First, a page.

Aggressive behavior Definition Aggressive behavior is reactionary and impulsive behavior that often results in breaking household rules or the law; aggressive behavior is violent and unpredictable.
Growling, shrieking Scratching Preparing for an all-out attack by rolling onto side or back and exposing all weapons: Who did he aggress toward? When and where did it happen? What was going on during the half-hour or so leading up to the incident? What Aggressive behavior about to happen to your cat?
Aggressive behavior problems in cats can be classified in different ways. A good way to understand why your cat is aggressive is to think about the function or purpose of the aggression.
If you consider all the reasons why cats behave aggressively, you can determine what motivates your cat to do so and identify what he might gain from his behavior. Between Cats The most obvious and easily understood type of aggression between cats occurs between unneutered males.
As males reach adulthood, they often begin to challenge each other for access to mates and territory. Tom cats who roam will get into threatening stand-offs and actual fights.
They sit or stand stiffly, their hackles up, and stare at each other. Their ears are swiveled backward, and they often growl, hiss and howl loudly. One cat might eventually slowly leave, or one or both of them might attack.
Aggression between household cats is more subtle and complex than the conflicts between two outdoor toms. The aggressor cat postures, and the recipient makes himself look smaller and may break away to avoid the aggressor. The aggression can occur between females or between females and males.
It can be related to physical size and activity large cats often intimidate smaller or less active catsto a lack of pleasant social experiences with other cats, to an accidentally learned association between the other cat and something unpleasant like fireworks or thunderor to a simple personality clash.
Please see our article, Aggression Between Cats in Your Householdfor more information about this problem. The more threatening the person, animal, object or sound seems to the cat, the more heightened his fear reaction will be. Typical body postures associated with fearful or defensive aggression are a combination of defensive signals such as crouching, flattening the ears, tucking the tail, leaning away or rolling onto the side, and pupil dilation and aggressive signals such as hissing and spitting, piloerection, growling, swatting, biting and scratching.
Often the best way to deal with a defensively aggressive cat is to simply avoid him until he calms down. Territorial Animals of many species strive to expel or keep out other individuals from their territory, and cats are no exception. Both male and female cats are territorial, but males may defend larger territories than females.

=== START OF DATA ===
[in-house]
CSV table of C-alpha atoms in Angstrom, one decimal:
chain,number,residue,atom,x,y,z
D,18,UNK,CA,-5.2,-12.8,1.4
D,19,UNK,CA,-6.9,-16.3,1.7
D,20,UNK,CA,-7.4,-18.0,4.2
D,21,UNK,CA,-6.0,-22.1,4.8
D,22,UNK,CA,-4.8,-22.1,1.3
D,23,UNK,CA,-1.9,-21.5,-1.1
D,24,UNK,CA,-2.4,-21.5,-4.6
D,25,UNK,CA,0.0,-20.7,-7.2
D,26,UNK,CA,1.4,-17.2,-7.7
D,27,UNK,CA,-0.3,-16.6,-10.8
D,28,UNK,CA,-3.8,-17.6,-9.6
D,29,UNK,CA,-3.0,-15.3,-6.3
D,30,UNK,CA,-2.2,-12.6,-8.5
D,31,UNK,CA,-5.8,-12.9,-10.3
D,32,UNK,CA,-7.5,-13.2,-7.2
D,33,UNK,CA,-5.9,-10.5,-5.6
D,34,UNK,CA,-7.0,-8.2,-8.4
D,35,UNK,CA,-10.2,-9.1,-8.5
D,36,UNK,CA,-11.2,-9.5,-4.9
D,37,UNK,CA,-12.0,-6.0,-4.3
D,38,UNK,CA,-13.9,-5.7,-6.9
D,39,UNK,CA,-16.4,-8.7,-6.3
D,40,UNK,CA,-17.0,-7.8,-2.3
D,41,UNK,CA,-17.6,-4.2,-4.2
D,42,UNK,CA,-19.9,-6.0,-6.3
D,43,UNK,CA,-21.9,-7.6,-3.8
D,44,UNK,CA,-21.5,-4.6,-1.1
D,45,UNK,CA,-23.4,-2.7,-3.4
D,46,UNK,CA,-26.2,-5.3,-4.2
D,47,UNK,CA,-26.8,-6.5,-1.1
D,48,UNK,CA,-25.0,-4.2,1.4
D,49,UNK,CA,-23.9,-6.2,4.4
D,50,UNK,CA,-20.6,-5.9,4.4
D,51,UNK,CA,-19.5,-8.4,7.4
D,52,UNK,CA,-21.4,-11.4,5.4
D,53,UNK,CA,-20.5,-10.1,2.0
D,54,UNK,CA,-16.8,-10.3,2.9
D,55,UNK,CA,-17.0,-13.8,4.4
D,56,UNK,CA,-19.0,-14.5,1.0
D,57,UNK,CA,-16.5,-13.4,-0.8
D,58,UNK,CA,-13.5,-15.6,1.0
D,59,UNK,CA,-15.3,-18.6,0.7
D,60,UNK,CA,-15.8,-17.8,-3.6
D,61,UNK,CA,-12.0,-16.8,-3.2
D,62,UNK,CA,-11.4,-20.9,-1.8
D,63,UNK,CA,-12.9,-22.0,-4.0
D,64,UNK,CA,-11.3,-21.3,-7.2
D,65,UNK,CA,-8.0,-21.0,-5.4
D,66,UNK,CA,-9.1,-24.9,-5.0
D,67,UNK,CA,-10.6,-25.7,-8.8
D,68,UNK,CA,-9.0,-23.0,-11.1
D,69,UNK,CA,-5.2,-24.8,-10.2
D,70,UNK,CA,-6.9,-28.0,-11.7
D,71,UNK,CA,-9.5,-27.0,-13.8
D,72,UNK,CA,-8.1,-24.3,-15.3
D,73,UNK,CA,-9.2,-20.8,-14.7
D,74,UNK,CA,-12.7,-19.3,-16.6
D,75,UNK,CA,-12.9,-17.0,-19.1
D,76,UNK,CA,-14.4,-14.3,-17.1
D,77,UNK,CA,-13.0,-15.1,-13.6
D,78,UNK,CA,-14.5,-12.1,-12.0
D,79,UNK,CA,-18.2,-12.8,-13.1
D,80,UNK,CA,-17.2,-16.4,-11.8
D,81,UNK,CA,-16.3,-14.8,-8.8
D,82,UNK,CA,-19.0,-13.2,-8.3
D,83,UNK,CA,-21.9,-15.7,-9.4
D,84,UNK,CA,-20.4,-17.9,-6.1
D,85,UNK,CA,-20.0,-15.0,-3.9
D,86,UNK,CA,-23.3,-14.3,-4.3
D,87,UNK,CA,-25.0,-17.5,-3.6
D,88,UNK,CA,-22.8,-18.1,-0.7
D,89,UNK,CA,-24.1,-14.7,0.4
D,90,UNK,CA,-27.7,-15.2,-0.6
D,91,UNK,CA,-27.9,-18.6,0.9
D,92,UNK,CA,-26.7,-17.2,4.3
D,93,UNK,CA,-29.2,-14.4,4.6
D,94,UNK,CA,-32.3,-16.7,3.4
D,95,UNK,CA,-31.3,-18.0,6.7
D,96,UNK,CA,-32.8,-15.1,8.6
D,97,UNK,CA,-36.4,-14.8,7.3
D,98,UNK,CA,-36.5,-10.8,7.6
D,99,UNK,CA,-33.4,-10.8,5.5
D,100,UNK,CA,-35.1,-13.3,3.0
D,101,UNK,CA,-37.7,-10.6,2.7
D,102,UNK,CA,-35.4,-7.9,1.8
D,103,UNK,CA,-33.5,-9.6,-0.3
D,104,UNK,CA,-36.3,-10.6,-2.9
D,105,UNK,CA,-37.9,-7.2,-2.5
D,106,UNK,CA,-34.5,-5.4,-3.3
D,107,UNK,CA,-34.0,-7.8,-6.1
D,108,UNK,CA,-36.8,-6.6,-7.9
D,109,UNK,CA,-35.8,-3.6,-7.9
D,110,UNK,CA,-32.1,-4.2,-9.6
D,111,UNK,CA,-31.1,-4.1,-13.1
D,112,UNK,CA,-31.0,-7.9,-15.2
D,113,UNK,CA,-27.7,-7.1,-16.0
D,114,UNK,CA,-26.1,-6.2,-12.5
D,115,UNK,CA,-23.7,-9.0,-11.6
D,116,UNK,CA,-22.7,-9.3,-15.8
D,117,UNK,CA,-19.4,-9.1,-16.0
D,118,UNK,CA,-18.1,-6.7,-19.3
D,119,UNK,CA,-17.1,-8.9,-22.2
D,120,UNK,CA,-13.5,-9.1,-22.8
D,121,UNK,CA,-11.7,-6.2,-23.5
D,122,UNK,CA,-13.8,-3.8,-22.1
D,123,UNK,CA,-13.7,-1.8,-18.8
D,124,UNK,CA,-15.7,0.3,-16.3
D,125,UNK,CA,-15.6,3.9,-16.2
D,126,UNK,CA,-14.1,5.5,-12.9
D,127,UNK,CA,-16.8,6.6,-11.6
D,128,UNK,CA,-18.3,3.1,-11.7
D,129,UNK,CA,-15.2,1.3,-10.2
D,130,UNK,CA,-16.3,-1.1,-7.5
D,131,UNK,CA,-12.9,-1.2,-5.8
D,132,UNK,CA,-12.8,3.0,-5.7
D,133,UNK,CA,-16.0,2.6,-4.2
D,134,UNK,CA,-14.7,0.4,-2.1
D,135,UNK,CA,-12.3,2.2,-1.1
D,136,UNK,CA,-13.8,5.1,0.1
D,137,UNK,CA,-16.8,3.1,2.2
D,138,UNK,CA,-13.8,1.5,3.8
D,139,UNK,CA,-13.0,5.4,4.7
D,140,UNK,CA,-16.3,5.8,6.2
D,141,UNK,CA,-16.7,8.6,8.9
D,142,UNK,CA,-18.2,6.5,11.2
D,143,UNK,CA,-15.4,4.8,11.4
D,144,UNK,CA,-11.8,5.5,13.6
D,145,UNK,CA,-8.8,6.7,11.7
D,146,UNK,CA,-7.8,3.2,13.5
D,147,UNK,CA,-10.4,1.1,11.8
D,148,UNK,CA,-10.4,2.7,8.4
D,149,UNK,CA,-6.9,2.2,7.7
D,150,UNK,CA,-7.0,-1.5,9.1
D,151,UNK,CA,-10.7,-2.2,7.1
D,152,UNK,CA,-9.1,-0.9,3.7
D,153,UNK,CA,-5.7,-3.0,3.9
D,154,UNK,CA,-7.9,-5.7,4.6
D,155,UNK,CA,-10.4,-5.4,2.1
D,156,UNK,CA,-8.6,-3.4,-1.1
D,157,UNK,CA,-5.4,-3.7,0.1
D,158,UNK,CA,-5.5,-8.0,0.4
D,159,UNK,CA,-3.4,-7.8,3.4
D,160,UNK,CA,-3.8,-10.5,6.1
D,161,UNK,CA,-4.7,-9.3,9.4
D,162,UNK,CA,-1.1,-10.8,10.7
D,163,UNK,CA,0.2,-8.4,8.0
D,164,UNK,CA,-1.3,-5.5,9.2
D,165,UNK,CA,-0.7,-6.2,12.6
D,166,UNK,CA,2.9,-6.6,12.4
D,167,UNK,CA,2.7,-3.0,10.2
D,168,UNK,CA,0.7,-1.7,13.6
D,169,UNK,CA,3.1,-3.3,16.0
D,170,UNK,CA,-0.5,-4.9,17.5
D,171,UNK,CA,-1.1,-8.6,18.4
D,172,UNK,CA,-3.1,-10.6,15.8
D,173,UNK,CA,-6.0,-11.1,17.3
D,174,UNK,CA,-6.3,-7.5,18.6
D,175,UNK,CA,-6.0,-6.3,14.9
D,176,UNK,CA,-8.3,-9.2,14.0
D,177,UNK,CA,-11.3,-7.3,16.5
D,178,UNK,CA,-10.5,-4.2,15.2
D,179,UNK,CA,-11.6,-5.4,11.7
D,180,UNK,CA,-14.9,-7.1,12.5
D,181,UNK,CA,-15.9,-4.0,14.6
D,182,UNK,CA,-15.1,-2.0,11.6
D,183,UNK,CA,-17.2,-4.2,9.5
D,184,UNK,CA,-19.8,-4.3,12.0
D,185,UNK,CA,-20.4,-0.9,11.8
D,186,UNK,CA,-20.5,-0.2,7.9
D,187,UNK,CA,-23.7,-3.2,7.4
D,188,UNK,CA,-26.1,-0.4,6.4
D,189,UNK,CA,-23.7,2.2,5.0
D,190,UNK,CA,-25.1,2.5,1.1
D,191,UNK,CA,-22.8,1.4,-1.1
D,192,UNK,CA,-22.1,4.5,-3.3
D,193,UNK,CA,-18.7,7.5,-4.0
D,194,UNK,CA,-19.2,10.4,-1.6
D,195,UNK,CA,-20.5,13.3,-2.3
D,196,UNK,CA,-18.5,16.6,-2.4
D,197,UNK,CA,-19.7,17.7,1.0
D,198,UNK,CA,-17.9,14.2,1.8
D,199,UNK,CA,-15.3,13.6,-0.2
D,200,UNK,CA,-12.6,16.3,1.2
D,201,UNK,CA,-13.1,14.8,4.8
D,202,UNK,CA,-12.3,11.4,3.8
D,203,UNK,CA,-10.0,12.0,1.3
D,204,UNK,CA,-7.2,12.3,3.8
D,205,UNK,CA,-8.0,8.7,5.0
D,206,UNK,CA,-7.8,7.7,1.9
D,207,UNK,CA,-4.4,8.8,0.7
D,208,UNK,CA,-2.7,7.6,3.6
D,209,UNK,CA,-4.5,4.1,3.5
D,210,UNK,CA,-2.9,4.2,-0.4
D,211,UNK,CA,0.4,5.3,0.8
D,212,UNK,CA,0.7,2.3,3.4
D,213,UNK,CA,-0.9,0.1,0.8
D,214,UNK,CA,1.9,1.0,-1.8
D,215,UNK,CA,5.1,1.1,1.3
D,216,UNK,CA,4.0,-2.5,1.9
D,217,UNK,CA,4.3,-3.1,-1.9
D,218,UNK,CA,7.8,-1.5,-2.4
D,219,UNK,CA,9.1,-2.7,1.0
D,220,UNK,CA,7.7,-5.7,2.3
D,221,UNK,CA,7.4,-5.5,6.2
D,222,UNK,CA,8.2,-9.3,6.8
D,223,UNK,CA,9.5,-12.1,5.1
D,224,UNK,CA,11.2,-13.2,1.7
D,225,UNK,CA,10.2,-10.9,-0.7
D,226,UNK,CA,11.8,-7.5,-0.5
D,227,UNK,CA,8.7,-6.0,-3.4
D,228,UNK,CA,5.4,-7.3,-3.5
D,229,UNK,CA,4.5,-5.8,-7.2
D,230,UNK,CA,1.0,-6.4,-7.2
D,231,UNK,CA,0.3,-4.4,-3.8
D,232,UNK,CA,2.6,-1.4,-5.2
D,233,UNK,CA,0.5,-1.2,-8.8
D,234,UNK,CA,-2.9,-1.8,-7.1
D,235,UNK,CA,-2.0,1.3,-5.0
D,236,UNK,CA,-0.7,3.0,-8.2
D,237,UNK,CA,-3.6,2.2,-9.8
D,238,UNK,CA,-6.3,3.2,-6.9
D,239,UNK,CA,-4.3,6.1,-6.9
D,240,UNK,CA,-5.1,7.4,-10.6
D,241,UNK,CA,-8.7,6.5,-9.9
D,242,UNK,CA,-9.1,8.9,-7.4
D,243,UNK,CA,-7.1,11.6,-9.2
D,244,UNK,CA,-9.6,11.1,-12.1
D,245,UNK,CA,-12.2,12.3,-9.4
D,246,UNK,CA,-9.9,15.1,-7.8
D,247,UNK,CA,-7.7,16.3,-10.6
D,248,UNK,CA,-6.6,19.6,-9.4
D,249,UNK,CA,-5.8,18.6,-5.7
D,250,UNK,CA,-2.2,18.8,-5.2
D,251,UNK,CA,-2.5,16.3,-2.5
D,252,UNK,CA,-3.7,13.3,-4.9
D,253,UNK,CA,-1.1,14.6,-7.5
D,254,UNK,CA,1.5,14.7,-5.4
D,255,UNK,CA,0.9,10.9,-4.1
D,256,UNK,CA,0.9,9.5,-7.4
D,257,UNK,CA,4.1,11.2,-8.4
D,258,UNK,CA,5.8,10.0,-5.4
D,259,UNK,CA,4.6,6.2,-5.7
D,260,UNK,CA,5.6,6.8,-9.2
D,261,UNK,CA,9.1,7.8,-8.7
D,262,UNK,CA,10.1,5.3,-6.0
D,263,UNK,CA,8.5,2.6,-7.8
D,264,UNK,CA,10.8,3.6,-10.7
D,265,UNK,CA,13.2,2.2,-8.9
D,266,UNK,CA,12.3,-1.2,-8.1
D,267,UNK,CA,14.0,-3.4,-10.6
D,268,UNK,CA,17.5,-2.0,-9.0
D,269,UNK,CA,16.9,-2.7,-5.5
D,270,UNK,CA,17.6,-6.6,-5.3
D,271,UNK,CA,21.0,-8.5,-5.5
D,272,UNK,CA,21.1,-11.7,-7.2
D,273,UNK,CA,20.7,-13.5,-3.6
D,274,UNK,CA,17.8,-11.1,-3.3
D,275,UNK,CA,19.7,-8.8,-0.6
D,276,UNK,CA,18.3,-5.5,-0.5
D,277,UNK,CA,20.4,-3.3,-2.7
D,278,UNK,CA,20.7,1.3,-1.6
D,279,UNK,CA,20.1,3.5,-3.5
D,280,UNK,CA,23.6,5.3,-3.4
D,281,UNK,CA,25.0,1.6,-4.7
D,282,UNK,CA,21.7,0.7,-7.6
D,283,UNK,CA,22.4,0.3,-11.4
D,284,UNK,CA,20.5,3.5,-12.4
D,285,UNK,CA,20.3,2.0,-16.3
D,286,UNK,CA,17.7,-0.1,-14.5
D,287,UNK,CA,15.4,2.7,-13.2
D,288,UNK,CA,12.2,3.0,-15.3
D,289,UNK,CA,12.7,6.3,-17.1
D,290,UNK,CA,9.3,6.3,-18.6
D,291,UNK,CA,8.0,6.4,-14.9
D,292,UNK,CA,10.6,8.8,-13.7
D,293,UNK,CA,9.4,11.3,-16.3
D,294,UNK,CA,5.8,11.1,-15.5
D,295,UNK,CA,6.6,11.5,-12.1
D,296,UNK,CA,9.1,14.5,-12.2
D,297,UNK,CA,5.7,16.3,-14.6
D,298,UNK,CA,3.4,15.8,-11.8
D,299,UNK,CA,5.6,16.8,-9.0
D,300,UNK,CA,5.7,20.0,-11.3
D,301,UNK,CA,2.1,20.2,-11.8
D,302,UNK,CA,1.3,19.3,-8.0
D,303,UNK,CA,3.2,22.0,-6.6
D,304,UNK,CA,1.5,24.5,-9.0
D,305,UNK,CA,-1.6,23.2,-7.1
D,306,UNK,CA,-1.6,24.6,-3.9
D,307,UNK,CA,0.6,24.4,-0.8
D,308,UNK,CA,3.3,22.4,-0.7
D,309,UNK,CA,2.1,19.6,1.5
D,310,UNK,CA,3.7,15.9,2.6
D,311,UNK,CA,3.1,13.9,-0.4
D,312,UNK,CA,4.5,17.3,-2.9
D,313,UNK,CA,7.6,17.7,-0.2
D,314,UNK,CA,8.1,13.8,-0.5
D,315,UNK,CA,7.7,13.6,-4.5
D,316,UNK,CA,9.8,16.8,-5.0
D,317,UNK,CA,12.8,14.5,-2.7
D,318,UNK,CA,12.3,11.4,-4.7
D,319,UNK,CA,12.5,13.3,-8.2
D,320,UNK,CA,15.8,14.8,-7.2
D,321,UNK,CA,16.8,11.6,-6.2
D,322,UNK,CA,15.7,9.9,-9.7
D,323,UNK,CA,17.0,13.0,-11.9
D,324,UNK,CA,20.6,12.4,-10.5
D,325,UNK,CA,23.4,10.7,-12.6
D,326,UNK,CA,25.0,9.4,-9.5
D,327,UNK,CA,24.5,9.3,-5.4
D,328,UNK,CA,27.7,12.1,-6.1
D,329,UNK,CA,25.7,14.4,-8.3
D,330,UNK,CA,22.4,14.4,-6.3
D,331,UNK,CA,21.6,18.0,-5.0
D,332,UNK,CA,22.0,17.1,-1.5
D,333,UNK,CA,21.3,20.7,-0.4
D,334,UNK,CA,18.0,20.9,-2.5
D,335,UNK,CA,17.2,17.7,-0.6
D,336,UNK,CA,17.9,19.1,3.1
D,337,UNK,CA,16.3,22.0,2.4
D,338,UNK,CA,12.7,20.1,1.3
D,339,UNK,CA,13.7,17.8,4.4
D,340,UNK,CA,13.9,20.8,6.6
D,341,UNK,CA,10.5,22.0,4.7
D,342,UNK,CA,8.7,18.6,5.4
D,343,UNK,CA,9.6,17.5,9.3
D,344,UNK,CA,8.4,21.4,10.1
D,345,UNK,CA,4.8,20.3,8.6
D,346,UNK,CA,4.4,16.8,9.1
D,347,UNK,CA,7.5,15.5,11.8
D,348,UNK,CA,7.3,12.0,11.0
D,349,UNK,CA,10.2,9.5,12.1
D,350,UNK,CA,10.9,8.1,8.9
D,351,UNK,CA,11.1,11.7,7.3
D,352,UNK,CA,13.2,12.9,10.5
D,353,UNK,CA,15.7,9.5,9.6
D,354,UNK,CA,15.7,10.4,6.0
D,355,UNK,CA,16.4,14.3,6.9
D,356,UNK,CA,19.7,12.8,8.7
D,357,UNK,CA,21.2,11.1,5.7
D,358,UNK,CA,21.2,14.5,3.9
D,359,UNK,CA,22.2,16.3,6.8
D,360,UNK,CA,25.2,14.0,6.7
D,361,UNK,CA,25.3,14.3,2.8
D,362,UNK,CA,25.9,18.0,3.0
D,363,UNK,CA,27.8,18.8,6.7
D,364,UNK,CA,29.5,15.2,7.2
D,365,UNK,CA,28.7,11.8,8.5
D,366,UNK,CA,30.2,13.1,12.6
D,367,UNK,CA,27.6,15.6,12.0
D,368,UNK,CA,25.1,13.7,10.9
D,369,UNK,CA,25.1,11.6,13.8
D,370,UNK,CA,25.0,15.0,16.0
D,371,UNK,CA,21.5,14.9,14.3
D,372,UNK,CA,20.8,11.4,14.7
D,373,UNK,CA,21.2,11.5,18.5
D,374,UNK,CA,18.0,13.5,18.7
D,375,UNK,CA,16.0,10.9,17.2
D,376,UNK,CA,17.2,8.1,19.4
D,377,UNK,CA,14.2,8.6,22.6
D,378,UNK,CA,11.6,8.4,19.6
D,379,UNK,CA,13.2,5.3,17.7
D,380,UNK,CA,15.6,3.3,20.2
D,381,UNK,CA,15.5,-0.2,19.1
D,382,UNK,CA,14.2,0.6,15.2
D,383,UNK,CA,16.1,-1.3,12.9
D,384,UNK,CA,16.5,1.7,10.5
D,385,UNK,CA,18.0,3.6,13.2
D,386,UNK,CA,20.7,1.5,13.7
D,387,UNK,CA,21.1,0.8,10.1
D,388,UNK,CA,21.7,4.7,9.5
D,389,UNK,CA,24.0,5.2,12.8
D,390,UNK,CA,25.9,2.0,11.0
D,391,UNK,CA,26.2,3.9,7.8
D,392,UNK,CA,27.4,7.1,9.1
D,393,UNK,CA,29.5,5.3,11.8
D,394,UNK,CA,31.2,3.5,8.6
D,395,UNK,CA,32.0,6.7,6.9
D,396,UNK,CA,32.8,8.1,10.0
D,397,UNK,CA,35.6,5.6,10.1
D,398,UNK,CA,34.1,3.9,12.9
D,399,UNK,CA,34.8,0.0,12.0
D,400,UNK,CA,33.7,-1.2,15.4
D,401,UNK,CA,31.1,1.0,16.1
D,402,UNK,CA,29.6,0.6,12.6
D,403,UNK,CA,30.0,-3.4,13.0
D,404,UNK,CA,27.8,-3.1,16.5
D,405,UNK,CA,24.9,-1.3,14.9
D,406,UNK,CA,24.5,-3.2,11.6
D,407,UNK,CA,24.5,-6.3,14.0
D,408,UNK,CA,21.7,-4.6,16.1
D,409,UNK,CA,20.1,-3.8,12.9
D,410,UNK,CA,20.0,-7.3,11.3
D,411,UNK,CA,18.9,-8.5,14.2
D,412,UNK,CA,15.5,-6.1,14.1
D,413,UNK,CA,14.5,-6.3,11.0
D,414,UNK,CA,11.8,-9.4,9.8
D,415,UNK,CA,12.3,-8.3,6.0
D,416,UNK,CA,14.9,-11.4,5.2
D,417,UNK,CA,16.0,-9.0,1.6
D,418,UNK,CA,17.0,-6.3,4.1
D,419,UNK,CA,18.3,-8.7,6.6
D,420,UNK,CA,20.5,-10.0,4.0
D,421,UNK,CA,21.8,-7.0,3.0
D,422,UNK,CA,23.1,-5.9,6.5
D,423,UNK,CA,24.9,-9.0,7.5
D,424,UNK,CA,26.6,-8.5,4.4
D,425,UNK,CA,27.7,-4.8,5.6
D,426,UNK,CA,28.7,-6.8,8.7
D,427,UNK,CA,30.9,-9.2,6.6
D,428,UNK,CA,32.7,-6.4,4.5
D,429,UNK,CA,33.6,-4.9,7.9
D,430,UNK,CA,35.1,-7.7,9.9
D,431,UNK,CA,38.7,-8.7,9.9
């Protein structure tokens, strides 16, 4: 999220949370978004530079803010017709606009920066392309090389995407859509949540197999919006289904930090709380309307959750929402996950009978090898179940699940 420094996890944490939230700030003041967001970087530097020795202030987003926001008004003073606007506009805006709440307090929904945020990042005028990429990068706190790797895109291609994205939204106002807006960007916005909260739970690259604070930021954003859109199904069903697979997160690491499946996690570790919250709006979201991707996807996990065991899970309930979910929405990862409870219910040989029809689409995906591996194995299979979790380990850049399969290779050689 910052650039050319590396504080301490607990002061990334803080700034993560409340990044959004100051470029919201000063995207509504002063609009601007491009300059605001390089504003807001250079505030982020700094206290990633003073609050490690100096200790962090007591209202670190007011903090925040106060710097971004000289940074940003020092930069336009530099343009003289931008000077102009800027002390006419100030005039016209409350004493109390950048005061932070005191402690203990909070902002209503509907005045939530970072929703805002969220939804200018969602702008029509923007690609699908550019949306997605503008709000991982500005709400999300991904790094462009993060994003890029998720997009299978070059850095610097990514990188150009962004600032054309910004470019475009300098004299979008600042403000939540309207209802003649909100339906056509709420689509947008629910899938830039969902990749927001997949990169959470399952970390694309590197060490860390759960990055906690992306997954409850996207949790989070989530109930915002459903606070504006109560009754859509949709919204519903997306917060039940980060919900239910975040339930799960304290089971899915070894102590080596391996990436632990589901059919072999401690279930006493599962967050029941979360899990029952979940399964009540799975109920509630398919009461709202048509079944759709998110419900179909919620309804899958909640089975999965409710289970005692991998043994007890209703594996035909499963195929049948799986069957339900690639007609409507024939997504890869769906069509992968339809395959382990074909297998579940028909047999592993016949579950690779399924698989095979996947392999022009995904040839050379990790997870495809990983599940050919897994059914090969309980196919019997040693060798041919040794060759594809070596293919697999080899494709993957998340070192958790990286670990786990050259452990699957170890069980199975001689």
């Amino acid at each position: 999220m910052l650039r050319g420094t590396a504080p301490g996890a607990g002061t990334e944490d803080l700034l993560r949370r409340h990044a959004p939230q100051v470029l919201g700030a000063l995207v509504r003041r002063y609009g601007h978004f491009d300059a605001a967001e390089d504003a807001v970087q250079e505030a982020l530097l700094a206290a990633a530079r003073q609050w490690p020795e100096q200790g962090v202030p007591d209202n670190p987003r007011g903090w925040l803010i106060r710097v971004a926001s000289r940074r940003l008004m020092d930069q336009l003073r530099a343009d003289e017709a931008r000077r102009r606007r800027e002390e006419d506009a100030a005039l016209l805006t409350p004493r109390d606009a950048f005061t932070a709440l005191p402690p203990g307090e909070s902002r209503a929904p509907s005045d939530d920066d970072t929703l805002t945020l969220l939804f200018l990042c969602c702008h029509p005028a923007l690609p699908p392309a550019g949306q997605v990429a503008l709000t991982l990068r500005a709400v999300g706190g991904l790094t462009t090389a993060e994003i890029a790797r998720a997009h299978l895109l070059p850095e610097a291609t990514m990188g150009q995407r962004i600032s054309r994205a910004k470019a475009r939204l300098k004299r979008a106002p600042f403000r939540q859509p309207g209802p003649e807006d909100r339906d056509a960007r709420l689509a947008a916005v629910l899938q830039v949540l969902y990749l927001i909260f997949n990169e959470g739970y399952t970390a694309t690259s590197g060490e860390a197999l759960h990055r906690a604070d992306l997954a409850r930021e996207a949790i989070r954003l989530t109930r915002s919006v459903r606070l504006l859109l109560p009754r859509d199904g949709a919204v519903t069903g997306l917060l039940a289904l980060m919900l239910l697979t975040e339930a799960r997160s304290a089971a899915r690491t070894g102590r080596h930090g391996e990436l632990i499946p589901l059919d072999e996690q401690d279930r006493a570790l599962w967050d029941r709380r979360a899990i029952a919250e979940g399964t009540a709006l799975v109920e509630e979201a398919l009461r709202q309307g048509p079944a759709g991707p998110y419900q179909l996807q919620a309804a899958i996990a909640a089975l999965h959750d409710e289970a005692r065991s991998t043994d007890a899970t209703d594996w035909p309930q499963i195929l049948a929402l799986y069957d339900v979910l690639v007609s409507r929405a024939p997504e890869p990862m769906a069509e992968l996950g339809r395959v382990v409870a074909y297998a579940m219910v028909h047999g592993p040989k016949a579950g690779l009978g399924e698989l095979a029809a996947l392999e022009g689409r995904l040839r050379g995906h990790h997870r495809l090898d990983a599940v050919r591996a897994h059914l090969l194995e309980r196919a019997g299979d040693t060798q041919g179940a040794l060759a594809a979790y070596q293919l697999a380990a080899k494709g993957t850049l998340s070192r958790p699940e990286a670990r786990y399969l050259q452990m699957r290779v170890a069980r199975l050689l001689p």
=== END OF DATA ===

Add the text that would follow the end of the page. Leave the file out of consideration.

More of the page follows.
A cat can show territorial aggression toward some family members and not others and toward some cats but not others.
Cats mark their turf by patrolling, chin rubbing and urine spraying. They may stalk, chase and ambush a targeted intruder while displaying offensive body postures, including hissing, swatting and growling.
Some cats take a slow and steady approach in their stalking, while others immediately and aggressively give chase. Some of the most common situations that trigger territoriality are:Passive Aggressive Behavior.
Sometimes the strongest clue to passive aggression is frustration with someone without a clearly identifiable reason.
A person's feelings may be so repressed that they don't even realize they are angry or feeling resentment. A passive aggressive can drive people around them crazy and seem sincerely dismayed when confronted with their behavior.
The origins of the violent behavior are multifactorial and respond to the interaction of several factors --biological, cultural, social, etc.
-- which can modify the expression of the human behavior. Aggression is the second most common feline behavior problem seen by animal behaviorists.
Although cat aggression is sometimes taken less seriously than dog aggression—perhaps because cats are smaller and don’t pursue people to bite them—aggressive cats can be formidable.
Causes. Though it can be triggered by almost any stimulus, underlying issues typically contribute to aggressive behavior.
Abusing certain substances, such as alcohol and steroids, tends to increase rates of aggression, according to Peter N.S. Hoaken and Sherry H.
Stewart in an article published in the journal "Addictive Behaviors.". Aggression is the second most common feline behavior problem seen by animal behaviorists. Although cat aggression is sometimes taken less seriously than dog aggression—perhaps because cats are smaller and don’t pursue people to bite them—aggressive cats can be formidable.